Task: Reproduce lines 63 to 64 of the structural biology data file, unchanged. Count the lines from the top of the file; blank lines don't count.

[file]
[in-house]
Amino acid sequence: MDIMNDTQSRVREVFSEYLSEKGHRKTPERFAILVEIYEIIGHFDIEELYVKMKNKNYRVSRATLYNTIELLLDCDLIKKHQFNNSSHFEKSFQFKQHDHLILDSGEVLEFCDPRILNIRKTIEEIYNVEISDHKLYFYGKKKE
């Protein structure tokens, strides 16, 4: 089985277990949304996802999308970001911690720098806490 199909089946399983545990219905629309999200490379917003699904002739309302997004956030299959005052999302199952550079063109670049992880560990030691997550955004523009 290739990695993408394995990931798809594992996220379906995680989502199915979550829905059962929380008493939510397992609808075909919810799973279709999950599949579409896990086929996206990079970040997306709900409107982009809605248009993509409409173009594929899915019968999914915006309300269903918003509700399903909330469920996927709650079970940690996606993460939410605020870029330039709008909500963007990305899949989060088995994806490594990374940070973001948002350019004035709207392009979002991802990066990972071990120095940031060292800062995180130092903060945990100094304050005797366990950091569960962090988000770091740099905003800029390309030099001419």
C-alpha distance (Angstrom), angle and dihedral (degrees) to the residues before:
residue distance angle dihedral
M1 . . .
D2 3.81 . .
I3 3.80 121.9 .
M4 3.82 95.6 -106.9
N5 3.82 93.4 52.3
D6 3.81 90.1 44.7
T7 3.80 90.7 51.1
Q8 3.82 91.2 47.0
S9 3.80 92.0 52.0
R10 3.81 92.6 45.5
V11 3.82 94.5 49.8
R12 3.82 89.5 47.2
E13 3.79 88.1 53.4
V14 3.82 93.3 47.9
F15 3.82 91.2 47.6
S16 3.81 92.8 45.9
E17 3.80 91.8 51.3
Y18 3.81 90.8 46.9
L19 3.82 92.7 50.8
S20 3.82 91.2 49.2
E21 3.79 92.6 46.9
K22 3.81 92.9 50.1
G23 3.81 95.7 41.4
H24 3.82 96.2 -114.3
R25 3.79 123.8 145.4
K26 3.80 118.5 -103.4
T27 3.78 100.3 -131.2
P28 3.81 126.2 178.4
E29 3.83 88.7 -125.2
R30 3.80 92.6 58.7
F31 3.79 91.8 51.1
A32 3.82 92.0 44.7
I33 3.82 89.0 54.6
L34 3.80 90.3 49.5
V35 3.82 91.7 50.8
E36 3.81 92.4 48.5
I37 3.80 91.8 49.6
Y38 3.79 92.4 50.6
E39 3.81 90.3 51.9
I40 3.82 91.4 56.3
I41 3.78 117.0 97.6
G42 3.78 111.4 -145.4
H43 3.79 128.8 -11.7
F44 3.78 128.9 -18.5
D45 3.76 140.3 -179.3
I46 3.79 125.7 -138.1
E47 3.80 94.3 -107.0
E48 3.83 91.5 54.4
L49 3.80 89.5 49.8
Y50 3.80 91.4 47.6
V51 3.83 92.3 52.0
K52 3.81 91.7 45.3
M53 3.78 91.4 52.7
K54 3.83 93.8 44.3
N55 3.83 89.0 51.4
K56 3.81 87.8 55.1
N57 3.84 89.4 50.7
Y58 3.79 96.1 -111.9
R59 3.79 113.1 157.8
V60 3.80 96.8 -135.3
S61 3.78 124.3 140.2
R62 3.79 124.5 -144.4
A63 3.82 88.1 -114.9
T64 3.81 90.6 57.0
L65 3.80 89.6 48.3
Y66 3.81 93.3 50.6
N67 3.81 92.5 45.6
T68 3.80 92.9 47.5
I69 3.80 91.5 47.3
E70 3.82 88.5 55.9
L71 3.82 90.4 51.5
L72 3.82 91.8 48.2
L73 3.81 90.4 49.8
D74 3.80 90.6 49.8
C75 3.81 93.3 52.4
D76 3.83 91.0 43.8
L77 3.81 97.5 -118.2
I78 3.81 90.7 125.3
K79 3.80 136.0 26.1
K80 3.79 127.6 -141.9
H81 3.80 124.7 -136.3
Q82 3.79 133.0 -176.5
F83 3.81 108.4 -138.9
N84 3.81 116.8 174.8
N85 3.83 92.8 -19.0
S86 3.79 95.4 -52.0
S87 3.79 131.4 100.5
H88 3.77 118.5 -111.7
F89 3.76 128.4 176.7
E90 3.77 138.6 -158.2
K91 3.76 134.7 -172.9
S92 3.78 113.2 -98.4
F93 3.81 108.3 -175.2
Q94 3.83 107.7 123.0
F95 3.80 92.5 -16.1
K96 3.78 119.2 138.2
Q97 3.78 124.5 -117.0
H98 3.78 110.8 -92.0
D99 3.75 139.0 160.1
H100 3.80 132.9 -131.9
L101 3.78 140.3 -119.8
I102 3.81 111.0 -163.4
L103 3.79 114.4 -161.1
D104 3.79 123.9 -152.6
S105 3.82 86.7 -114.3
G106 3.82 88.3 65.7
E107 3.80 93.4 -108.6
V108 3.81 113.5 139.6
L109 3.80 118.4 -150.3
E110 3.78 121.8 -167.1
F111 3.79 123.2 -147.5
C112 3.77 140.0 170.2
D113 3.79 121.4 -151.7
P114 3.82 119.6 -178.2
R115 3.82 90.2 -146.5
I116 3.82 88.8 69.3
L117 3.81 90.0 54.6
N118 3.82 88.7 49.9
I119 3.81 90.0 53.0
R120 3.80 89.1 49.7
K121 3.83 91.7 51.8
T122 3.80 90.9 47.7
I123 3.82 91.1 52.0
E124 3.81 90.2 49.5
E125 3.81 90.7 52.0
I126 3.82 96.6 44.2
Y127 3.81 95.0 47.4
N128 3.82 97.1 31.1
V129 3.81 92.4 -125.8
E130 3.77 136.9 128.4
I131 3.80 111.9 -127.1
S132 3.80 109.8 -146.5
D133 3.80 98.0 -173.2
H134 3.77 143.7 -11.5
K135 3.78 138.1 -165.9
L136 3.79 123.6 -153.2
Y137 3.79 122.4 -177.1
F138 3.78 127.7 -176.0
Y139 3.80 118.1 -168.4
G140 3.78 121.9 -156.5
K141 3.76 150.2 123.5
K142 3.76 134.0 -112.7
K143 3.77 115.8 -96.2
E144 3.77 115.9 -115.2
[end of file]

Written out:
Y58 3.79 96.1 -111.9
R59 3.79 113.1 157.8